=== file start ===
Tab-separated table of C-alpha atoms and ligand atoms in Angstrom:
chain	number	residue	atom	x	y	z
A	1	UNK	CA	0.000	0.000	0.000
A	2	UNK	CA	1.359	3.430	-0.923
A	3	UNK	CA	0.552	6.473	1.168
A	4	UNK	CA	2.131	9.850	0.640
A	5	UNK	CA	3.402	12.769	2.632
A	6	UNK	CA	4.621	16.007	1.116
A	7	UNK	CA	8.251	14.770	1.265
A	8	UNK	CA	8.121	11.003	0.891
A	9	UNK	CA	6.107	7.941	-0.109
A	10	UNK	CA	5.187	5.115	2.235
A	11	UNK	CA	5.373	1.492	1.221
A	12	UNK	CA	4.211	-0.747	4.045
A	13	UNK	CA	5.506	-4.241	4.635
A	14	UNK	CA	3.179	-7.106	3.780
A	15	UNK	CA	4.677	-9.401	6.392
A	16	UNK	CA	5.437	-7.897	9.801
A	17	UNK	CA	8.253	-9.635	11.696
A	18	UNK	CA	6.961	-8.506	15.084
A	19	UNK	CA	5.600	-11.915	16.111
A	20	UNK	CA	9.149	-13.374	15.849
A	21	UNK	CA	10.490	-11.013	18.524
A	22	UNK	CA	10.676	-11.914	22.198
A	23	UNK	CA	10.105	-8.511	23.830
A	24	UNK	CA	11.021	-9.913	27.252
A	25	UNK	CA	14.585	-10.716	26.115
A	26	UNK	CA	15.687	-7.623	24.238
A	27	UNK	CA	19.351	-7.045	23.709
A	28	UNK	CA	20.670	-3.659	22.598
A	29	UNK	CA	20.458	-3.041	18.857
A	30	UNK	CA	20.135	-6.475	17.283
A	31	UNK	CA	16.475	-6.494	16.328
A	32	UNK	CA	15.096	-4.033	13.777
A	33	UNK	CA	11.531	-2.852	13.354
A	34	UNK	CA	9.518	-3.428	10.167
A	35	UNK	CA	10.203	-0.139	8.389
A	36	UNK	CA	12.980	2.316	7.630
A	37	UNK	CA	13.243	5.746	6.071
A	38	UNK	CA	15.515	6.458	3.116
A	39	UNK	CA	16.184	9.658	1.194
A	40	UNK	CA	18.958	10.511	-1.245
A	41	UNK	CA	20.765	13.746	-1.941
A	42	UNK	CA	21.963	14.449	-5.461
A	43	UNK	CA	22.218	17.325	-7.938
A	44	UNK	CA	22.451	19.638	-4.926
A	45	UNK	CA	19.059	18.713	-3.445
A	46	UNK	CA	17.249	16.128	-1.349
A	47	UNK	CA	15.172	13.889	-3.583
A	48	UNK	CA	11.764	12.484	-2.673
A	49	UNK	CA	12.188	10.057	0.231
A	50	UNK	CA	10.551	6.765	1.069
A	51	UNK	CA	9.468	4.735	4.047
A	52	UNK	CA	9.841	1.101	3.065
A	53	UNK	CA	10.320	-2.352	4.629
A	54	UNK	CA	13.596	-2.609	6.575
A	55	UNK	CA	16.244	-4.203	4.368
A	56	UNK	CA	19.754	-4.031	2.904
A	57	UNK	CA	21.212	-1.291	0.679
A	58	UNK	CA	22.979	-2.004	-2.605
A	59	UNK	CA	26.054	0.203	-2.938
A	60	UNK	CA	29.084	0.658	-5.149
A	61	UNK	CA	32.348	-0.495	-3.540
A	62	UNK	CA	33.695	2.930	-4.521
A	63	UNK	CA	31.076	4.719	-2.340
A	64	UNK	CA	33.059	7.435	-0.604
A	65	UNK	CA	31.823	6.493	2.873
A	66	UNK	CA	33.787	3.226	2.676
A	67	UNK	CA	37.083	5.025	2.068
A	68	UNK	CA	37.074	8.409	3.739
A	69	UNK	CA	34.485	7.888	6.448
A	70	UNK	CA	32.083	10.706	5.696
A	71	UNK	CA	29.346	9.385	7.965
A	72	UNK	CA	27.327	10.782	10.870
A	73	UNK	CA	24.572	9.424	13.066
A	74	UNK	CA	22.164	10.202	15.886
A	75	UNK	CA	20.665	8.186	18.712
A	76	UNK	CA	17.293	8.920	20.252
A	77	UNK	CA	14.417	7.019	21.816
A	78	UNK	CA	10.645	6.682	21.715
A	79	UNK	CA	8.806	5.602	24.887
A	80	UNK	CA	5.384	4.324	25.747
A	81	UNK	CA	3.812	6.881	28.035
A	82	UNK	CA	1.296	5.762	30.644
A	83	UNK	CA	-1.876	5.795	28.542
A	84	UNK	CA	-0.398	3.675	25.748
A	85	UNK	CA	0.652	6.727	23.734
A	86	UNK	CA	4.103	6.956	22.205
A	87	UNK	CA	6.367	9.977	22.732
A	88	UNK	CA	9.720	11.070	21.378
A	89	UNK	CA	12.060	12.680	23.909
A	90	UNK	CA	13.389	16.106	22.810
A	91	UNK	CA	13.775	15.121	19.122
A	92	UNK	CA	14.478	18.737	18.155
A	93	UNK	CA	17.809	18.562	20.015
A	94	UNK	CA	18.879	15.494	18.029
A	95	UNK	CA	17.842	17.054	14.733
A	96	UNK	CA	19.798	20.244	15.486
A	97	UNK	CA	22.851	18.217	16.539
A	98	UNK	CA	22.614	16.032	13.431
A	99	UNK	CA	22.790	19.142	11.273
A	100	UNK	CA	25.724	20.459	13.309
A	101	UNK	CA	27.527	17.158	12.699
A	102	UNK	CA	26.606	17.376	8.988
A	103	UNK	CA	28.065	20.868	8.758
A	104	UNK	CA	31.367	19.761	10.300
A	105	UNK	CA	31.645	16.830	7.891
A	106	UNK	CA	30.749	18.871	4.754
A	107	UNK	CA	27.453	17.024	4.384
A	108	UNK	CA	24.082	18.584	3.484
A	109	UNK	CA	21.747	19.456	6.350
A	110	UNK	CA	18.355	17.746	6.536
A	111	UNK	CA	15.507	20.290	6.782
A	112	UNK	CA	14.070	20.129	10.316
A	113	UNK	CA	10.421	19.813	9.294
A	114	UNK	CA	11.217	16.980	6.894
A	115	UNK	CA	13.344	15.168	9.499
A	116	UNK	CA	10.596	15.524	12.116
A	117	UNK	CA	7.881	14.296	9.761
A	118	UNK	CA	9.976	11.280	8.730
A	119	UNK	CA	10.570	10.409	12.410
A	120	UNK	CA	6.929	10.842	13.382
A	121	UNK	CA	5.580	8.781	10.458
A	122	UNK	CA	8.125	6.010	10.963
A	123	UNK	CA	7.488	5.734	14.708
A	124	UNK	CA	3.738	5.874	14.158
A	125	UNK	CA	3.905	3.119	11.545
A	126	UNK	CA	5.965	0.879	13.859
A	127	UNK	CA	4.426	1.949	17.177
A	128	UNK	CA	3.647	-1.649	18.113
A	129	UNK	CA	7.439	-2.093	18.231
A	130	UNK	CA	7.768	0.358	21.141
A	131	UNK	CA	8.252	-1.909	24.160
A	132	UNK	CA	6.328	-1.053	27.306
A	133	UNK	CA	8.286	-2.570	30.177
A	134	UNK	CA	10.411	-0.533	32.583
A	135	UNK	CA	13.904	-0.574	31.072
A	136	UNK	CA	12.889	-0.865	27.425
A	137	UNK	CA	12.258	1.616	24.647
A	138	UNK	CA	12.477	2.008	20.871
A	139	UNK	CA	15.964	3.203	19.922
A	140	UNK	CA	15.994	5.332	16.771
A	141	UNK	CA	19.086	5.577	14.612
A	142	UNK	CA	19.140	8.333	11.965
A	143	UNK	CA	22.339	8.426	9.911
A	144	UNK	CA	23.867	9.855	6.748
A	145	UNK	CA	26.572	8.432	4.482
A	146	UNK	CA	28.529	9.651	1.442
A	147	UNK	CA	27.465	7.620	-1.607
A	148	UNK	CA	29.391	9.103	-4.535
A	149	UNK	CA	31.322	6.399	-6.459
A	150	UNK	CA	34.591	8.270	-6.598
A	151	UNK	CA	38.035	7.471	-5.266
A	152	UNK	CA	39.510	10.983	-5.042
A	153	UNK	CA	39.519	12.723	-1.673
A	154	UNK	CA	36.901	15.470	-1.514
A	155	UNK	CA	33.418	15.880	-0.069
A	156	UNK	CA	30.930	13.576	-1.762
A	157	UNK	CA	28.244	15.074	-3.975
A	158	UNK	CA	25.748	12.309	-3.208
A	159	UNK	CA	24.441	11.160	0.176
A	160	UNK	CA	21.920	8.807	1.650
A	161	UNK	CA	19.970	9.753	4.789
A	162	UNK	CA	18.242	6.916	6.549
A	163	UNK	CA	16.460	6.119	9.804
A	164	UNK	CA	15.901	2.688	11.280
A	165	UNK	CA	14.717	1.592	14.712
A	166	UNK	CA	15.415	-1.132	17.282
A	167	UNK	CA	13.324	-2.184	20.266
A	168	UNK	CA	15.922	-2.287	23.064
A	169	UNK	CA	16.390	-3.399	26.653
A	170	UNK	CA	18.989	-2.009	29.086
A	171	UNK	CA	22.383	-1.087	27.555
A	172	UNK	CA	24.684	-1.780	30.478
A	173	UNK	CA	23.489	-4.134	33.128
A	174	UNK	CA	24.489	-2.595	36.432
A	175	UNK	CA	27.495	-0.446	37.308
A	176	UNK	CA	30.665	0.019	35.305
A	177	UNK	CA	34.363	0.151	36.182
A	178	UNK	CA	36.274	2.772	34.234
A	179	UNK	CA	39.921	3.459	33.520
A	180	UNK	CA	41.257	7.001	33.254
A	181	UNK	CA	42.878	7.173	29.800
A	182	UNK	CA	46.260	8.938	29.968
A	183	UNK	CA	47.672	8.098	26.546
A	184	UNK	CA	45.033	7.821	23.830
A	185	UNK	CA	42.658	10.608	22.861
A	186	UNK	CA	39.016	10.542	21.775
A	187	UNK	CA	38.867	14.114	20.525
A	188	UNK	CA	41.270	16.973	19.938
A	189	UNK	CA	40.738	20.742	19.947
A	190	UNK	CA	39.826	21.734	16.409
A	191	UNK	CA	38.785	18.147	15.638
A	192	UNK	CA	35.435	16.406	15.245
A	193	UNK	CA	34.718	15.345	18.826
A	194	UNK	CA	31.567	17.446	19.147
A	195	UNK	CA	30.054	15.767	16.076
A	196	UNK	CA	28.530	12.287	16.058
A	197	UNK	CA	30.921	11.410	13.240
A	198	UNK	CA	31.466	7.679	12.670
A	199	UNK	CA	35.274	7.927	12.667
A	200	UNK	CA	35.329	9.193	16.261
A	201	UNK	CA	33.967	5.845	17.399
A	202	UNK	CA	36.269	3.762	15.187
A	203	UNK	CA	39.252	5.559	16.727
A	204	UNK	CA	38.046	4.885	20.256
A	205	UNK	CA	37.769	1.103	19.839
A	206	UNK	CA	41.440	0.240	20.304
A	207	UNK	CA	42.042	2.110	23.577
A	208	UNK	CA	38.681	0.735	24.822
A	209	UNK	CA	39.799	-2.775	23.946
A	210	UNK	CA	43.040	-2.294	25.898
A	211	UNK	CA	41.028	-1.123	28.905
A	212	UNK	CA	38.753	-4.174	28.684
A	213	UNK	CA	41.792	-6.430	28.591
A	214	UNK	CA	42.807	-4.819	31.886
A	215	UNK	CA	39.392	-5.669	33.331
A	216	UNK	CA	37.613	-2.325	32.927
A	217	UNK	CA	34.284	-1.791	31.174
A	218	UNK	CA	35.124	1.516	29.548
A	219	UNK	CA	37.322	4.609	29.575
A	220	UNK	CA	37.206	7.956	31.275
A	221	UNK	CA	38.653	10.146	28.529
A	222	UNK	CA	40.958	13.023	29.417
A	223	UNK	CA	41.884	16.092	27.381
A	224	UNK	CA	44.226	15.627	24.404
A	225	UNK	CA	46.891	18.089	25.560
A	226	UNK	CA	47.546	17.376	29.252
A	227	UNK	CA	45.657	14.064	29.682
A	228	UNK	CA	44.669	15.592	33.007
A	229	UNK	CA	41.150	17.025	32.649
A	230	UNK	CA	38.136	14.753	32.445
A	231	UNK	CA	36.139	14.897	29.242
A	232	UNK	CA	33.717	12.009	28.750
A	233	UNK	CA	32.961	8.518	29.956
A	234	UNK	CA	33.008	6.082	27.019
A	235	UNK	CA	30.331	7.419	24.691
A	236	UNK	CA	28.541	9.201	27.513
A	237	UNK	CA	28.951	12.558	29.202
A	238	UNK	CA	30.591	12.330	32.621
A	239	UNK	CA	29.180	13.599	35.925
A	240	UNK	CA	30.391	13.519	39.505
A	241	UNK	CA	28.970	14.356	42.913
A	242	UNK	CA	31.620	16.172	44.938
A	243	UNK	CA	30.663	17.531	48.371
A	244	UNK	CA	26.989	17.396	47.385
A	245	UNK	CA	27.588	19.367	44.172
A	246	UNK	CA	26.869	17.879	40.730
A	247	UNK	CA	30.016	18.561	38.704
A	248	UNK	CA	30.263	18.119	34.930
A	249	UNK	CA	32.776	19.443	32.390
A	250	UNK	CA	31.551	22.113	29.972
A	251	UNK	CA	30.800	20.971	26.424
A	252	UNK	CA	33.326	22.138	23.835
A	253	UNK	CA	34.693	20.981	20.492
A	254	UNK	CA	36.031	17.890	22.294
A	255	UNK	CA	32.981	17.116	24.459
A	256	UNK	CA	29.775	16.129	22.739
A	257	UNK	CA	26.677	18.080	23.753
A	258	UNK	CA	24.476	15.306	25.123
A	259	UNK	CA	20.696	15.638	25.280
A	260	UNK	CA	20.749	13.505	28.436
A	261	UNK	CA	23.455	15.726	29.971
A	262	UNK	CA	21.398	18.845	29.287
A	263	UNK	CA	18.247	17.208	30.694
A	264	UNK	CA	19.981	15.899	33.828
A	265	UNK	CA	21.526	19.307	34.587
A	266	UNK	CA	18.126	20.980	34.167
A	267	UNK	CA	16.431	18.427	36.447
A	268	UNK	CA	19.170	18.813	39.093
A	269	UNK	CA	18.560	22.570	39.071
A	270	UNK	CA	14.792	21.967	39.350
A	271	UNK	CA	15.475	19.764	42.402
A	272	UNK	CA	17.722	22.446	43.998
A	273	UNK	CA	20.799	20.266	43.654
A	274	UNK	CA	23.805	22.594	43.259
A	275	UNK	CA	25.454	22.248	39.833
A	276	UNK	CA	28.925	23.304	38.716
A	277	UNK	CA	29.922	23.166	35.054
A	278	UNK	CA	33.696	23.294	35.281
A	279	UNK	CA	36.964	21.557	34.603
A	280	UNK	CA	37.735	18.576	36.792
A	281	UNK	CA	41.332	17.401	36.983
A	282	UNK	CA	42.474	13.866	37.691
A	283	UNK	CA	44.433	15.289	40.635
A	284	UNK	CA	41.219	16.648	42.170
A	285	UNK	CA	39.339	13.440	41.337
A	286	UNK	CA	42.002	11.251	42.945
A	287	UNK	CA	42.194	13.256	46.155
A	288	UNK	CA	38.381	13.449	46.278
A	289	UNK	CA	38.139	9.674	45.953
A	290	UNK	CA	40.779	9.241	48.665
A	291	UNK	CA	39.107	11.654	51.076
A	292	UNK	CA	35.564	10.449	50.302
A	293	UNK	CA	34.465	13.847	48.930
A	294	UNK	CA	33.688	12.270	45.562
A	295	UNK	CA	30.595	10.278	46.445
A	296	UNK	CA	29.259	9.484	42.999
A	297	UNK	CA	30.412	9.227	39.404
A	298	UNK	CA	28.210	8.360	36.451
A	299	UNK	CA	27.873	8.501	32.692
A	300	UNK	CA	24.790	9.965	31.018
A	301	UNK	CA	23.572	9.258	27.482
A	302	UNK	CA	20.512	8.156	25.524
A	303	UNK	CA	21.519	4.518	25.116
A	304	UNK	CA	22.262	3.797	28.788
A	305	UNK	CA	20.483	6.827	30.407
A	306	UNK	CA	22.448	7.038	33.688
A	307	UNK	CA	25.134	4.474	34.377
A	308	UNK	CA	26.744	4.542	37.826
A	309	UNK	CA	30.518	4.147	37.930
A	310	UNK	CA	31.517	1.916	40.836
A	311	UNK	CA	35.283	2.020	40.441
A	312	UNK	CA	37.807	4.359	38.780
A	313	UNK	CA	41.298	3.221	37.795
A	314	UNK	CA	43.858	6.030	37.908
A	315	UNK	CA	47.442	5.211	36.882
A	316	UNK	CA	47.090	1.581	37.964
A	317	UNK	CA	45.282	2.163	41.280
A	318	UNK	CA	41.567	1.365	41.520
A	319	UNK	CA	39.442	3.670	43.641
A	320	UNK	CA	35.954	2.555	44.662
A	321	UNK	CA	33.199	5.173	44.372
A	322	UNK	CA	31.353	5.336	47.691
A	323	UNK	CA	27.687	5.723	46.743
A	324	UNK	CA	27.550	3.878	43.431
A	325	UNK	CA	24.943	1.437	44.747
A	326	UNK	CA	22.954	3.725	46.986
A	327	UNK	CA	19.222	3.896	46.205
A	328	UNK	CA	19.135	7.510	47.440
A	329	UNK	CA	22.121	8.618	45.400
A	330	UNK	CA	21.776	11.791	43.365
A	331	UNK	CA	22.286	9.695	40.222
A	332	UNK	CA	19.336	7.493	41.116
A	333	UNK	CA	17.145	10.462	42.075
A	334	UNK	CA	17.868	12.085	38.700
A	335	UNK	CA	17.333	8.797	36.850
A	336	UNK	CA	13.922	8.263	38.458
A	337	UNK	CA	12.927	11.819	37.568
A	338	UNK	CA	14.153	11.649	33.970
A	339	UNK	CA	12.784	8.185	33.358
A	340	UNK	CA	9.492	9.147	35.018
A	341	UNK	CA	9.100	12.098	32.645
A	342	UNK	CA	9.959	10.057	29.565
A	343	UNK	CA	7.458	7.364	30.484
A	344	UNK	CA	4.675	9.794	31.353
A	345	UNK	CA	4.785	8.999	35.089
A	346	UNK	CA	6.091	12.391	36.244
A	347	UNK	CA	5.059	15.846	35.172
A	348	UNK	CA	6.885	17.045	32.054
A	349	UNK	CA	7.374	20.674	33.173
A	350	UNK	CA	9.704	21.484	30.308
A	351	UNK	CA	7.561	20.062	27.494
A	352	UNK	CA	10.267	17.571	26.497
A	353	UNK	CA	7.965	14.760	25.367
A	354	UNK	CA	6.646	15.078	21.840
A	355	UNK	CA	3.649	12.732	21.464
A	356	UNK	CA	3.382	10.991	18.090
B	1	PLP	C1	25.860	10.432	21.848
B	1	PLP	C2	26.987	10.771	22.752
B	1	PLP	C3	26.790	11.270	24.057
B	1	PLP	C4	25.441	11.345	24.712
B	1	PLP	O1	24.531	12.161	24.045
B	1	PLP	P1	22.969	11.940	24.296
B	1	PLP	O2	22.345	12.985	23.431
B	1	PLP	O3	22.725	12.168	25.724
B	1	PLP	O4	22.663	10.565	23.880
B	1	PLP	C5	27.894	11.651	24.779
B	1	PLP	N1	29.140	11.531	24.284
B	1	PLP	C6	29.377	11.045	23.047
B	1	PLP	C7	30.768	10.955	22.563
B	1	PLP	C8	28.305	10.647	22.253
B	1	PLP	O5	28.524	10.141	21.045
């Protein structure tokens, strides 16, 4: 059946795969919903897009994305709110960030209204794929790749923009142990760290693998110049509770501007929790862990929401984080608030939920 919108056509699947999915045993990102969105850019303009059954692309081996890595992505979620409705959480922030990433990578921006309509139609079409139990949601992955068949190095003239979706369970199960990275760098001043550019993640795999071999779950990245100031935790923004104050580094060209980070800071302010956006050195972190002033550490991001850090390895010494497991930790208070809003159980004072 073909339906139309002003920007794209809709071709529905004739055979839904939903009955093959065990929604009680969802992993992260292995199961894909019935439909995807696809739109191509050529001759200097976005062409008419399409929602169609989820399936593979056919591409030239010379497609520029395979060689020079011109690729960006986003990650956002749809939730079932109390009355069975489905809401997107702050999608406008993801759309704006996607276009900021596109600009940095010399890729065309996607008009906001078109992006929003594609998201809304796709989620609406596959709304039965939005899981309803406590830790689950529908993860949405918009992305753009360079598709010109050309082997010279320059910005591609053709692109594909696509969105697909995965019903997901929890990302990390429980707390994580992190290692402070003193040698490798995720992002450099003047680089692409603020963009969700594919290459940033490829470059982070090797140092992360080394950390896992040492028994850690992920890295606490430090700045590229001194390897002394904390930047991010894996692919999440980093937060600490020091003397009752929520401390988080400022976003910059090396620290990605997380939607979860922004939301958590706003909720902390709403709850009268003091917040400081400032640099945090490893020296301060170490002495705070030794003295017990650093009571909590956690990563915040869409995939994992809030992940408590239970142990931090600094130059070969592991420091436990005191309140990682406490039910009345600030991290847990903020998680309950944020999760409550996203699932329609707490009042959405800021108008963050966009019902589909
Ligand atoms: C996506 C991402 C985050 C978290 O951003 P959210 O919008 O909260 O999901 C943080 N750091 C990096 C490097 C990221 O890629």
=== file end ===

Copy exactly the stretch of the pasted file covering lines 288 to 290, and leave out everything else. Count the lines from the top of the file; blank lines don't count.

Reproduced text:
A	286	UNK	CA	42.002	11.251	42.945
A	287	UNK	CA	42.194	13.256	46.155
A	288	UNK	CA	38.381	13.449	46.278